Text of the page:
The Bill Adam approach is to buzz the pipe. His students would remove the main tuning slide and play a note using just the mouthpiece and leadpipe. Here one can bend up and down to find the most resonant part of the leadpipe—the note will feel tight and sound compact. Moving to the next partial upwards the feeling will be about the same, even though it is not a perfect fifth (this due to having no bell) but will still have about the same resistance.

    The question then becomes “Who is right?” The Vulgano Zen answer is “Mu.” The question should be and remain unasked. Truth is, both are right, and a combination of the two shows us how the trumpet works.

    At the beginning of the note the buzzing lips bring the air column into a sympathetic vibration if we are buzzing correctly (which the Stamp method is all about) this happens quickly. Then, the vibrating air column starts buzzing the lips (what the Adam approach is all about.) At this point the instrument “plays us.”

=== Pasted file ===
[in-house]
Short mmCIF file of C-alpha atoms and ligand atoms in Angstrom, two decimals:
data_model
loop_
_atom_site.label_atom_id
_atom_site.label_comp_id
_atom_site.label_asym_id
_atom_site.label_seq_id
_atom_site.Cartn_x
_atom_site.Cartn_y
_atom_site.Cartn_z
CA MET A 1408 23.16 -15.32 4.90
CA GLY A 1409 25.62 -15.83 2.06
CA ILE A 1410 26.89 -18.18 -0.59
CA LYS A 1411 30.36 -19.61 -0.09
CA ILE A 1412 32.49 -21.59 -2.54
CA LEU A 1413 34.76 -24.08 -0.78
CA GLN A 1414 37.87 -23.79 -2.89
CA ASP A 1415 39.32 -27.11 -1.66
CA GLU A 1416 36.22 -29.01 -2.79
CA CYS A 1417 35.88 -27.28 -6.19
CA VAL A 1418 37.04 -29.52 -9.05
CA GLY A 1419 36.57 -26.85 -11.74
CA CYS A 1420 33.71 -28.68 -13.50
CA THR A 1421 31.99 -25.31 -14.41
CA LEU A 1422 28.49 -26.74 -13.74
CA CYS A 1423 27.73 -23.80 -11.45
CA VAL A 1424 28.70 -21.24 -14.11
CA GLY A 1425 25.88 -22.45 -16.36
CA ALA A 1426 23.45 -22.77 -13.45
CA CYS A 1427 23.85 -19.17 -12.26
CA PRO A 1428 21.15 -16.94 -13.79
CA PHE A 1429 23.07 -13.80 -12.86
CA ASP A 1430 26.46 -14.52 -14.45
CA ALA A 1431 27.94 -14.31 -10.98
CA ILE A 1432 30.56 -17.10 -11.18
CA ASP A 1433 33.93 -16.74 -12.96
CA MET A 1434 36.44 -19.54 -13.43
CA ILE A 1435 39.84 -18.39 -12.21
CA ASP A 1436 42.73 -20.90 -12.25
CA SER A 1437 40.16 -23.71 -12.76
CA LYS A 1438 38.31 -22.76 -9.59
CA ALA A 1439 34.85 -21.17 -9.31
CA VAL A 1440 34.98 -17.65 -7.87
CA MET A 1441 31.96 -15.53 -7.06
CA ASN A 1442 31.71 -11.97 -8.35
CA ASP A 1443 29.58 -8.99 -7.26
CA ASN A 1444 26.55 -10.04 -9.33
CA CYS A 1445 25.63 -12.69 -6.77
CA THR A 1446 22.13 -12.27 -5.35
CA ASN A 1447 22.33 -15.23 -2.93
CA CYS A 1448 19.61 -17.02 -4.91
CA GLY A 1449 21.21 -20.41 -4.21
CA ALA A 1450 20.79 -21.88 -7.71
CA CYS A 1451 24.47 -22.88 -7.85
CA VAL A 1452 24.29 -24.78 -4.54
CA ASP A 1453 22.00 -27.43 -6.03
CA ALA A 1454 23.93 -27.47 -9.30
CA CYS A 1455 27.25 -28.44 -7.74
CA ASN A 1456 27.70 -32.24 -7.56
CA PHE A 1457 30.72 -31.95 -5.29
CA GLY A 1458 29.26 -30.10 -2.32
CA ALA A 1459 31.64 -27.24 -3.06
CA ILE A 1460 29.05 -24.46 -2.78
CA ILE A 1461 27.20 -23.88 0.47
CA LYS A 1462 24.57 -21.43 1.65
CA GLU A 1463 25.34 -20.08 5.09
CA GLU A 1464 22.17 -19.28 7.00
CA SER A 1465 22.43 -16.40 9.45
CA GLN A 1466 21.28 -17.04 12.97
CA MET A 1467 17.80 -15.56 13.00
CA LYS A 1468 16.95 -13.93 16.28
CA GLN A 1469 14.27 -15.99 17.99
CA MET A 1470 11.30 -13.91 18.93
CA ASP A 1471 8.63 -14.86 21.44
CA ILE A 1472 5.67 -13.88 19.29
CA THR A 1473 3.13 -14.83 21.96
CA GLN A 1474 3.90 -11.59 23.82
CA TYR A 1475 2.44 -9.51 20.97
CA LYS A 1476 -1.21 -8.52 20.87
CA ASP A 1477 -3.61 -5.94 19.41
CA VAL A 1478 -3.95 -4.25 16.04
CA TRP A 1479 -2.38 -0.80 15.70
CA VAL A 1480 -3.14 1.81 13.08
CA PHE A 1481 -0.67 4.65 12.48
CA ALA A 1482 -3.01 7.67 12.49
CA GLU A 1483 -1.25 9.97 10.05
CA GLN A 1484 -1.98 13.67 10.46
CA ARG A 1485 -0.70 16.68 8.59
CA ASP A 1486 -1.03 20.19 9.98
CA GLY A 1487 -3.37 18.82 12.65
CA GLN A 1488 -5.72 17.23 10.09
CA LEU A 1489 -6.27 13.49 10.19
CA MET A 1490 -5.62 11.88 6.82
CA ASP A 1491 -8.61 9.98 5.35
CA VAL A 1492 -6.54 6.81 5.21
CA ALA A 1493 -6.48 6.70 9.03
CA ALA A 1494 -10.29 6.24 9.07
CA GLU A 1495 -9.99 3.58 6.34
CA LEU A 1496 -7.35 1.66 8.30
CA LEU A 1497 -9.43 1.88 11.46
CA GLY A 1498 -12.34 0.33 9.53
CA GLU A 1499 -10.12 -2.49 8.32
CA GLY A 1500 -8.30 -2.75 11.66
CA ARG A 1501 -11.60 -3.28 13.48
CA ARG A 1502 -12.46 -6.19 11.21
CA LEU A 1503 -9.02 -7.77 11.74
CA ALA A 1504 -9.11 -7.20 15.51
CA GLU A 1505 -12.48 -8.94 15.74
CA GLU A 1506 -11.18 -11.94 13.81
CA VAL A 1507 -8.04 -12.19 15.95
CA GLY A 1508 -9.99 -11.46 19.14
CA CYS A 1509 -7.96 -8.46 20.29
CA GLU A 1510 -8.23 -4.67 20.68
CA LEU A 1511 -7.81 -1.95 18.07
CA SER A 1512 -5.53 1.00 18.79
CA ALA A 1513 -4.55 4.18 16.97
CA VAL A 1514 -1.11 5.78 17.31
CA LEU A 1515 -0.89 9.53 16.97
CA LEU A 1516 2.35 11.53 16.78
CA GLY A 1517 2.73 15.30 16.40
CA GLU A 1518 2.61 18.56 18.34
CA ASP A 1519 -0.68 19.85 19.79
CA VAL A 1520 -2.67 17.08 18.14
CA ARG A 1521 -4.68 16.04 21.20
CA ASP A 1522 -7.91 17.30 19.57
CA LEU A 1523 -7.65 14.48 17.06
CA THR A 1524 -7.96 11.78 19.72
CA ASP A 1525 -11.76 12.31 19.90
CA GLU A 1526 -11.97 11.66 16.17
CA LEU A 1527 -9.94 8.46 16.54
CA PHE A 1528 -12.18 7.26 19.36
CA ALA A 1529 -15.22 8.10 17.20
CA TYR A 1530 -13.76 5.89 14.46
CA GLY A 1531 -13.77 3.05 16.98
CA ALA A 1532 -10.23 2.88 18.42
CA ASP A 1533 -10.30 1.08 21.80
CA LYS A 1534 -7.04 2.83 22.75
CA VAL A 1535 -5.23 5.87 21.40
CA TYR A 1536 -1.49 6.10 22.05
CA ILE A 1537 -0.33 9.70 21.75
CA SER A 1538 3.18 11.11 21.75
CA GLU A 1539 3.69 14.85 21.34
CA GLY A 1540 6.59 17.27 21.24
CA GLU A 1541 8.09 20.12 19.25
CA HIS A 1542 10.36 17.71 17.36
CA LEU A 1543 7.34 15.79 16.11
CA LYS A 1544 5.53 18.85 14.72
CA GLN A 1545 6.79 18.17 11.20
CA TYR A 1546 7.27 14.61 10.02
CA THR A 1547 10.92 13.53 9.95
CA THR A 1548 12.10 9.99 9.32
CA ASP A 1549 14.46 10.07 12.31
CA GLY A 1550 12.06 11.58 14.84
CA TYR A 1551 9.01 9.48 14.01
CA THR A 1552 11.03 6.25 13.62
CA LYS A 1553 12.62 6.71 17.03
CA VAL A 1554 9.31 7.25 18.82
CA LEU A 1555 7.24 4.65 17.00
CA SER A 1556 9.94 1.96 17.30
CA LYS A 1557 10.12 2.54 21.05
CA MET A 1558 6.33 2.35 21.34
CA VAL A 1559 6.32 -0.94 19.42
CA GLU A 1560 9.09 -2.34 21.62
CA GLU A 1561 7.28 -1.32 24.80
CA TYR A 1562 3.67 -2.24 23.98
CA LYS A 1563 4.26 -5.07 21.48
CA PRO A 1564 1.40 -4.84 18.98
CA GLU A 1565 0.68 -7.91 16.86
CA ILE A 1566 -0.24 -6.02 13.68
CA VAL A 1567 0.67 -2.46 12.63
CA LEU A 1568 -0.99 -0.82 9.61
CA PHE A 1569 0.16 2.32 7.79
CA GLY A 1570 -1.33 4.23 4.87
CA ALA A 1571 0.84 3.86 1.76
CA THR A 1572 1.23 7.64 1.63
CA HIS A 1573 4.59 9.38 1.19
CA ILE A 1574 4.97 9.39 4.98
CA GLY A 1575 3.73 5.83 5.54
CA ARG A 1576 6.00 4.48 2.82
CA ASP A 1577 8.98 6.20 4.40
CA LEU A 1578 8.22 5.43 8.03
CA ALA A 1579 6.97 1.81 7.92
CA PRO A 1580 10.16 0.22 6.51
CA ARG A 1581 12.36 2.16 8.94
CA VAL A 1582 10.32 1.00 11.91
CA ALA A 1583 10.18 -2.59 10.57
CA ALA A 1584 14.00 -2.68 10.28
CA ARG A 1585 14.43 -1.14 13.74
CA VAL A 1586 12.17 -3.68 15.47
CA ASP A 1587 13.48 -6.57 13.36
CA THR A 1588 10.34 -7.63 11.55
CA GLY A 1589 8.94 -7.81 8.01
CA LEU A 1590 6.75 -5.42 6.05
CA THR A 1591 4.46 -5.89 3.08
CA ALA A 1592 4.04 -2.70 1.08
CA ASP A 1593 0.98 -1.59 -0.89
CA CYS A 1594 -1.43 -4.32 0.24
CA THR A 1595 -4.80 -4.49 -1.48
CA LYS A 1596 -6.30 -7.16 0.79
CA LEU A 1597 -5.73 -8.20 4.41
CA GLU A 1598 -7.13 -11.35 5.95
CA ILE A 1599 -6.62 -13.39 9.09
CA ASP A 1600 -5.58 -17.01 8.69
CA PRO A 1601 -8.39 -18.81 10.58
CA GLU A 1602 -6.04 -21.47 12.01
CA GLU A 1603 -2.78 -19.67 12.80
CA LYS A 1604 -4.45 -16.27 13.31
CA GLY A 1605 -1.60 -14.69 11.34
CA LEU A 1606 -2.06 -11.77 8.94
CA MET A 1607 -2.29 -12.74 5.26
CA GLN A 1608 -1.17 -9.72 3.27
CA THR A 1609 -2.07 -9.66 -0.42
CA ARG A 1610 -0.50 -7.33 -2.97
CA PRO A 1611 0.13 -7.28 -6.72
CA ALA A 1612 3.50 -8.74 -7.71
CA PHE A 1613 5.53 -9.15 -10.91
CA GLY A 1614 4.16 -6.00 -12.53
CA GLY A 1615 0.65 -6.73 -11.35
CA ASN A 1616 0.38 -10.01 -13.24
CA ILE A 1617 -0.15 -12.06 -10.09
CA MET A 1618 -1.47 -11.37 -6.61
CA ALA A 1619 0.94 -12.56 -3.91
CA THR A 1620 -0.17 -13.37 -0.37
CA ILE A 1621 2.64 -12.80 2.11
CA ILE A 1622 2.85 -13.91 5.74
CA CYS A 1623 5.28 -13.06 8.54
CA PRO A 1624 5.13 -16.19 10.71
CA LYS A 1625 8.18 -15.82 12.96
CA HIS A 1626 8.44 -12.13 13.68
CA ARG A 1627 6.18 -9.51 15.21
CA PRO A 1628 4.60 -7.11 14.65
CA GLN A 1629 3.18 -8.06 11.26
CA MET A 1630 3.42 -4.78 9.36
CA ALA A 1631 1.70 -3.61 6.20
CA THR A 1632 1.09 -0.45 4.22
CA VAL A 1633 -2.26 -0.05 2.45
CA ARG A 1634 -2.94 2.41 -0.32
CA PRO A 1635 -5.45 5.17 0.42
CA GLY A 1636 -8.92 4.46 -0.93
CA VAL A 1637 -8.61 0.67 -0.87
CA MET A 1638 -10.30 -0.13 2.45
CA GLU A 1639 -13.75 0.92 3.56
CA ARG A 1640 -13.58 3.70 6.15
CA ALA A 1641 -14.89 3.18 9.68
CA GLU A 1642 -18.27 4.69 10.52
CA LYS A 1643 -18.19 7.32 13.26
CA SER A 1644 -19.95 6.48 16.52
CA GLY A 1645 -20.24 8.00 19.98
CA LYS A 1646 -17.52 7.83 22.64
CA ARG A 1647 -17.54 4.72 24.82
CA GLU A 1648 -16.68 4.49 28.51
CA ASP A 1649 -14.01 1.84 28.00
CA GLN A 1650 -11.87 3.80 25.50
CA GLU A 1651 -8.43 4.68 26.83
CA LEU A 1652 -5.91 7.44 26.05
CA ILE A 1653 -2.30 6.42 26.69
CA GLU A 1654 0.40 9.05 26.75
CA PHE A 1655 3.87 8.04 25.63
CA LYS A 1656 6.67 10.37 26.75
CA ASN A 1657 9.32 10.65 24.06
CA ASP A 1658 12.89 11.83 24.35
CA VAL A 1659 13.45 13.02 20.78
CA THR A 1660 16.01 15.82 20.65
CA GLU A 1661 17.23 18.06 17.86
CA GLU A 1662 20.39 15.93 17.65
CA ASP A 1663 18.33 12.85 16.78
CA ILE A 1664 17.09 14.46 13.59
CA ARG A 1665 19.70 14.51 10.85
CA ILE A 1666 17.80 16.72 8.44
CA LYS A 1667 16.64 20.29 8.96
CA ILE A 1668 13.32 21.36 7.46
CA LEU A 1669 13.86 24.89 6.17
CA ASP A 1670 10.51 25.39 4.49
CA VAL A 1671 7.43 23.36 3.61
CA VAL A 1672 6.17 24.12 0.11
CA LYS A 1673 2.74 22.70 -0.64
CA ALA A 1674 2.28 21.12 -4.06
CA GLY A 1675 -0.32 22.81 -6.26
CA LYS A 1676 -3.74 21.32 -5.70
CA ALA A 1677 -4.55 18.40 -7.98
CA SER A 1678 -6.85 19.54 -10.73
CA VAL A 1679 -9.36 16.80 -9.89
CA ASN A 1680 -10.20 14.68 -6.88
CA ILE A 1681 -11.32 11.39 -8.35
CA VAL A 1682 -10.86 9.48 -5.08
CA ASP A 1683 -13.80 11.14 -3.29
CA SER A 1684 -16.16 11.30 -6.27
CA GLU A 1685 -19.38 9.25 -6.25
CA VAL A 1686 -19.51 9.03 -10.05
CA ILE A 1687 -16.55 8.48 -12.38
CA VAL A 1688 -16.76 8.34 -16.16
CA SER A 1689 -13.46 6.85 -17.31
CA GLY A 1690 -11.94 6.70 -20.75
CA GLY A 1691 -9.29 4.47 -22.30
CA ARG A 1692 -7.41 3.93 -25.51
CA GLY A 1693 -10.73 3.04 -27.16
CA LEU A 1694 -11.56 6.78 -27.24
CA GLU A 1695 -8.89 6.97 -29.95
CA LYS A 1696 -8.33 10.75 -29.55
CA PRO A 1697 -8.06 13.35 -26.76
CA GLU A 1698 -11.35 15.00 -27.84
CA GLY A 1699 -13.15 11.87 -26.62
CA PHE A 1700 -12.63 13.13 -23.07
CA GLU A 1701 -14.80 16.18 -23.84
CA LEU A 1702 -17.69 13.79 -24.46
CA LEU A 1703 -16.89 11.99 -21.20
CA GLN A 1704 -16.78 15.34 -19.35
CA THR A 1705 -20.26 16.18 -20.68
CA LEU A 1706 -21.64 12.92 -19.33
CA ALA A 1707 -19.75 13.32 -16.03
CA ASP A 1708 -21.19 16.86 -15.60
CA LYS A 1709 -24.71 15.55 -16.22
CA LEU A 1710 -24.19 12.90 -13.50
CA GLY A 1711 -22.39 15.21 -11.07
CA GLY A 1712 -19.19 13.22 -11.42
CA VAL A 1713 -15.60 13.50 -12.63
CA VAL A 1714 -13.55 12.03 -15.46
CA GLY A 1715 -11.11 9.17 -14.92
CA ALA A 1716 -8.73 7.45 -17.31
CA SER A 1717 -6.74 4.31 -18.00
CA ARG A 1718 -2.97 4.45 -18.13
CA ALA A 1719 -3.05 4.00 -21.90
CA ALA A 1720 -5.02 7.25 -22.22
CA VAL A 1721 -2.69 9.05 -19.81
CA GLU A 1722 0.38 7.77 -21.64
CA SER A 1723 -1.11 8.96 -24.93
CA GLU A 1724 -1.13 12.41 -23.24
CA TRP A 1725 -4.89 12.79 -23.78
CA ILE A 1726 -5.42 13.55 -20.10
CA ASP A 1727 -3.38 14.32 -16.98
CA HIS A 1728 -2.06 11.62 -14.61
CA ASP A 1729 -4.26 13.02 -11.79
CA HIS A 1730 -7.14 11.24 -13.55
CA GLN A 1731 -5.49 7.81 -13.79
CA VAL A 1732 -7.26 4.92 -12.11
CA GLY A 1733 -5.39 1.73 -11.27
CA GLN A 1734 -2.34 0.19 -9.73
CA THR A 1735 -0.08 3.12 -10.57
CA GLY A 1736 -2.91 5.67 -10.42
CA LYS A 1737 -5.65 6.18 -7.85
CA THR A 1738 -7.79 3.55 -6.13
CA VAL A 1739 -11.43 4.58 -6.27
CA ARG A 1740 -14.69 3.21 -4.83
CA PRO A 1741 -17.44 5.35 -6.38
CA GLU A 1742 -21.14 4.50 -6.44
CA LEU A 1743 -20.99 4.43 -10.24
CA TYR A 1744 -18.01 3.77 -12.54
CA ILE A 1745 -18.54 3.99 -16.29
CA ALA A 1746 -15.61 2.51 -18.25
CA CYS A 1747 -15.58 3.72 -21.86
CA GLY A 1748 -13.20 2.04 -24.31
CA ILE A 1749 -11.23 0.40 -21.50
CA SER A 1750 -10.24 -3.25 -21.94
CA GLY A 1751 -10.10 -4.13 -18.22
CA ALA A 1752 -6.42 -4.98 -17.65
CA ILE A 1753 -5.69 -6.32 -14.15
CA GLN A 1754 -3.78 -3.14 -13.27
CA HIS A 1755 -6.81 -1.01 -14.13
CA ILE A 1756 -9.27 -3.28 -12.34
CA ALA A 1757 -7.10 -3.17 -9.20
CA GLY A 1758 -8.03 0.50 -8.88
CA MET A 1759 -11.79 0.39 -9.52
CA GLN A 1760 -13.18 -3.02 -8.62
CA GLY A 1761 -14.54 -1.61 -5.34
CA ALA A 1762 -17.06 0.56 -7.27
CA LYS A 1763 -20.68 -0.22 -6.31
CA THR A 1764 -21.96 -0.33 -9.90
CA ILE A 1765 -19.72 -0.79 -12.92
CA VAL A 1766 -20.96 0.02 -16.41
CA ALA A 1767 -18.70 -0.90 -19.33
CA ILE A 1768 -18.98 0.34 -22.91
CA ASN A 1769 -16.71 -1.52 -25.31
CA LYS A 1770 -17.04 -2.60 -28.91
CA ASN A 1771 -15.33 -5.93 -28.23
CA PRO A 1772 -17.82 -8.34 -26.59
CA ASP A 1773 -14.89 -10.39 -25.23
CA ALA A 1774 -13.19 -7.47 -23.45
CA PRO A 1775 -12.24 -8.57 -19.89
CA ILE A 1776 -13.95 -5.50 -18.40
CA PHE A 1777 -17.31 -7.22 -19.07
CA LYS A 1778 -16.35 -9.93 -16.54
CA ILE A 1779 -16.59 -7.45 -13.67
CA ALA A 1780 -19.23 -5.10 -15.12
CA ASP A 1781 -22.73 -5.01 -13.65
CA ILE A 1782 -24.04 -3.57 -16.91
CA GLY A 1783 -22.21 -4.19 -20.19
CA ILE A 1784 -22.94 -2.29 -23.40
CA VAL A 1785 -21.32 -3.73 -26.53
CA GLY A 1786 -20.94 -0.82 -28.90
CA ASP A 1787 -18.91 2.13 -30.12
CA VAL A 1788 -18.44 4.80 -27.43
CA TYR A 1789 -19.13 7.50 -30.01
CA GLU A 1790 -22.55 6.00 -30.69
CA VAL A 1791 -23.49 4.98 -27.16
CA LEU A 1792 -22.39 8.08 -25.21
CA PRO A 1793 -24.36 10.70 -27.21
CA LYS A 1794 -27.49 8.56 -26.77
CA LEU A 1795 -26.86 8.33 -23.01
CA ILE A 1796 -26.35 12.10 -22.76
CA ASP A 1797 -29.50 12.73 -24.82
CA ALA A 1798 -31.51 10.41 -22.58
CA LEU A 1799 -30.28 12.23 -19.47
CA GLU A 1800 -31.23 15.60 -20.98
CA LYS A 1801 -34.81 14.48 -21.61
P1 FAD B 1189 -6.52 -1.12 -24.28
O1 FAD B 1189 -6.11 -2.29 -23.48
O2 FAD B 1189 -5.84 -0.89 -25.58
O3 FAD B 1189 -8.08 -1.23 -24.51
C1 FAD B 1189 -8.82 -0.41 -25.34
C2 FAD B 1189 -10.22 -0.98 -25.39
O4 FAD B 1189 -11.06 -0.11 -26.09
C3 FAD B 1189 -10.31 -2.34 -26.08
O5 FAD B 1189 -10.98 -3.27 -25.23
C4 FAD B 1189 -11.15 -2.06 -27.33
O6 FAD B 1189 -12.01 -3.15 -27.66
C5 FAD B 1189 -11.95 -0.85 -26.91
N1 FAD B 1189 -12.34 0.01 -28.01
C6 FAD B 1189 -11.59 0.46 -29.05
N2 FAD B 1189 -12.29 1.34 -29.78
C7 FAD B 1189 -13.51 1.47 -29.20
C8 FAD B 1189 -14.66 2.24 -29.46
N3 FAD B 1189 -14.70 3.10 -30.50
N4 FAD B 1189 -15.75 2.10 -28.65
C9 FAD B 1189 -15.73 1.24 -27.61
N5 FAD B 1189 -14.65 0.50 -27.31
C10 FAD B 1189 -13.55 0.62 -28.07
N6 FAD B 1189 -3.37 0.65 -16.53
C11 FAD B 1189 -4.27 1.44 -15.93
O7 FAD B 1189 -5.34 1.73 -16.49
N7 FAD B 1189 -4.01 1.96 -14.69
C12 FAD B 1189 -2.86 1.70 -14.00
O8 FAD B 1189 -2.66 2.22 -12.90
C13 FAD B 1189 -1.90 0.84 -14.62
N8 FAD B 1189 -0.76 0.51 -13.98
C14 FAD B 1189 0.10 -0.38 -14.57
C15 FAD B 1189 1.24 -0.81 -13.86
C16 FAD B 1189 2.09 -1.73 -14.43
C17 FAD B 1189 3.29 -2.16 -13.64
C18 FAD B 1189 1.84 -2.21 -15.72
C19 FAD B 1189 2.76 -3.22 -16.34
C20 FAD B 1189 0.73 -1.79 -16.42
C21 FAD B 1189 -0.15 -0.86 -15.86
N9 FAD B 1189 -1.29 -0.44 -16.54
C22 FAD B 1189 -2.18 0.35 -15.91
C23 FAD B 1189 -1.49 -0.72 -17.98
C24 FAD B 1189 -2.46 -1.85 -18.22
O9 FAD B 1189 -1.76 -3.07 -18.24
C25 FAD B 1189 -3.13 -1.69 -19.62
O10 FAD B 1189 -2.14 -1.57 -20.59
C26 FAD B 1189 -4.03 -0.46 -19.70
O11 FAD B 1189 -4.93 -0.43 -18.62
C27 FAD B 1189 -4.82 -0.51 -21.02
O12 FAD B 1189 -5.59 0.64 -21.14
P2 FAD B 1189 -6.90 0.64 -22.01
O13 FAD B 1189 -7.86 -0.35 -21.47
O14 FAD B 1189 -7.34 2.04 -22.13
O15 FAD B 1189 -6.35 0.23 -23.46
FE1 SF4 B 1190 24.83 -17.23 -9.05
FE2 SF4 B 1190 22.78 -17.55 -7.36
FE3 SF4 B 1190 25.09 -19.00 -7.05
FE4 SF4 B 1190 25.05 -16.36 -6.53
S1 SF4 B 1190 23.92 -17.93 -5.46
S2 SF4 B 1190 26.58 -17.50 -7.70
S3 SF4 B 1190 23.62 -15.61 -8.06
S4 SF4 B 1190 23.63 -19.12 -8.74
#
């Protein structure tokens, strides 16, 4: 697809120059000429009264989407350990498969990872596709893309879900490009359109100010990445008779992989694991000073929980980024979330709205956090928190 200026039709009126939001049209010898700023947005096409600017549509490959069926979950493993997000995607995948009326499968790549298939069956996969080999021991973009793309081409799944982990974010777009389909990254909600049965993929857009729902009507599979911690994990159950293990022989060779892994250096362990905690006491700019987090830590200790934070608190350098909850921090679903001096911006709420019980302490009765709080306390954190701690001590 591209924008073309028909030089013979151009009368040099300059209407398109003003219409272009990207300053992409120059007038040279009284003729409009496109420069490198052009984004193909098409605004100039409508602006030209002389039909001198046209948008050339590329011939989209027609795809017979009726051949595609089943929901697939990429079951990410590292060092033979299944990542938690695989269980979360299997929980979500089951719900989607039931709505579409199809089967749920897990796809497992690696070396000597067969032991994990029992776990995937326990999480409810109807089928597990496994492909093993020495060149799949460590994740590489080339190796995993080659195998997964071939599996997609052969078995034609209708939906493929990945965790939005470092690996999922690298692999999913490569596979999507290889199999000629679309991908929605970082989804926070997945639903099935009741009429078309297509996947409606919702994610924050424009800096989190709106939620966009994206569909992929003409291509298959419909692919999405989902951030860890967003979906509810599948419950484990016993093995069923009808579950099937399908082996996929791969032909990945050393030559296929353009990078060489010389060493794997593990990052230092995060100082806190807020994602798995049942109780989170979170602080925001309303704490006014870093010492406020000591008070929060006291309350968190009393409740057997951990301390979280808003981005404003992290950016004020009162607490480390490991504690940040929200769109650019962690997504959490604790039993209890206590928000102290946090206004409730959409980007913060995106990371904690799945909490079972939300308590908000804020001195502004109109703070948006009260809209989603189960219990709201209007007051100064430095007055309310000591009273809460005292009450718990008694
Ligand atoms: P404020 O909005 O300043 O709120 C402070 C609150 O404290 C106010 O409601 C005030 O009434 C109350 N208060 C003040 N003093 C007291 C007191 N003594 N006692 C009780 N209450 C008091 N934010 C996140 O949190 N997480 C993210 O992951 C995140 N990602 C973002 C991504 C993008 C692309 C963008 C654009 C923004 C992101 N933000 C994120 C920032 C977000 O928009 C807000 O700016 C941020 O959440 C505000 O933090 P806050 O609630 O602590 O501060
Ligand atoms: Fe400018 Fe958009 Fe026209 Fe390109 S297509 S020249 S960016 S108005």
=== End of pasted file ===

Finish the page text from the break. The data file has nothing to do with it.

We use Stamp for the beginning of the note and Adam for the middle and end. Our instrument acts both as a megaphone and a vibrating column of air. Usually we teach what worked for us, and often the best teachers are those that have fought the instrument way more than “natural” players. As a teacher I taught both mouthpiece buzzing and pipe buzzing to my students. What a teacher teaches is based in part with what helped them the most and/or where the student is the weakest.

    Neither Stamp or Adam were wrong, just different.
     
  9. Brekelefuw

    Brekelefuw Fortissimo User

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    Look at all of his posts. It is always about over analysis, mouthpieces and loopholes.
    Finally he gets some real instruction, but now he doesn't want to fully listen to what the only person in the world who can accurately help him wants to teach.